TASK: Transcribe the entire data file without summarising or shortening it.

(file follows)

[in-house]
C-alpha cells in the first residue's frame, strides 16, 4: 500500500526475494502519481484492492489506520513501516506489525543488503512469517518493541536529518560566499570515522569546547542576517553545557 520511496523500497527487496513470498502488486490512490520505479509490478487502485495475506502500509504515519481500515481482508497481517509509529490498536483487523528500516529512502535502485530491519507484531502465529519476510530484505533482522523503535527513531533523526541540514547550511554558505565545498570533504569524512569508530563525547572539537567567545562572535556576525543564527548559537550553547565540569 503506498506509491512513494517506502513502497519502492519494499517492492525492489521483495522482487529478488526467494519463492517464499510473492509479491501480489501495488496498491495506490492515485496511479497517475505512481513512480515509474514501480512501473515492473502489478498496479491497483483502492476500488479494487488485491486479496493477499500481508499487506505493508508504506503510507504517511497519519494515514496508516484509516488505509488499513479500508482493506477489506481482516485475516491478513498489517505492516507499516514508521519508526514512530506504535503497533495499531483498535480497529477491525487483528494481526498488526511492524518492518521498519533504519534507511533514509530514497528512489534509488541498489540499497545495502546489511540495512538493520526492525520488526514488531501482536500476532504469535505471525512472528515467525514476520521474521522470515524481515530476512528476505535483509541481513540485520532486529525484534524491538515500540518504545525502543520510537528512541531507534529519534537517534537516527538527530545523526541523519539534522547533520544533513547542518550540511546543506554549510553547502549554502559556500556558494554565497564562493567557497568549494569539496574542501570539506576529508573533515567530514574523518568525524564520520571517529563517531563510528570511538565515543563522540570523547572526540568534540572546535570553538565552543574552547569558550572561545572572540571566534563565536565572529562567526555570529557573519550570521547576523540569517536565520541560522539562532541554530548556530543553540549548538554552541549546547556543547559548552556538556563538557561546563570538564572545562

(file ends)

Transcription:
[in-house]
C-alpha cells in the first residue's frame, strides 16, 4: 500500500526475494502519481484492492489506520513501516506489525543488503512469517518493541536529518560566499570515522569546547542576517553545557 520511496523500497527487496513470498502488486490512490520505479509490478487502485495475506502500509504515519481500515481482508497481517509509529490498536483487523528500516529512502535502485530491519507484531502465529519476510530484505533482522523503535527513531533523526541540514547550511554558505565545498570533504569524512569508530563525547572539537567567545562572535556576525543564527548559537550553547565540569 503506498506509491512513494517506502513502497519502492519494499517492492525492489521483495522482487529478488526467494519463492517464499510473492509479491501480489501495488496498491495506490492515485496511479497517475505512481513512480515509474514501480512501473515492473502489478498496479491497483483502492476500488479494487488485491486479496493477499500481508499487506505493508508504506503510507504517511497519519494515514496508516484509516488505509488499513479500508482493506477489506481482516485475516491478513498489517505492516507499516514508521519508526514512530506504535503497533495499531483498535480497529477491525487483528494481526498488526511492524518492518521498519533504519534507511533514509530514497528512489534509488541498489540499497545495502546489511540495512538493520526492525520488526514488531501482536500476532504469535505471525512472528515467525514476520521474521522470515524481515530476512528476505535483509541481513540485520532486529525484534524491538515500540518504545525502543520510537528512541531507534529519534537517534537516527538527530545523526541523519539534522547533520544533513547542518550540511546543506554549510553547502549554502559556500556558494554565497564562493567557497568549494569539496574542501570539506576529508573533515567530514574523518568525524564520520571517529563517531563510528570511538565515543563522540570523547572526540568534540572546535570553538565552543574552547569558550572561545572572540571566534563565536565572529562567526555570529557573519550570521547576523540569517536565520541560522539562532541554530548556530543553540549548538554552541549546547556543547559548552556538556563538557561546563570538564572545562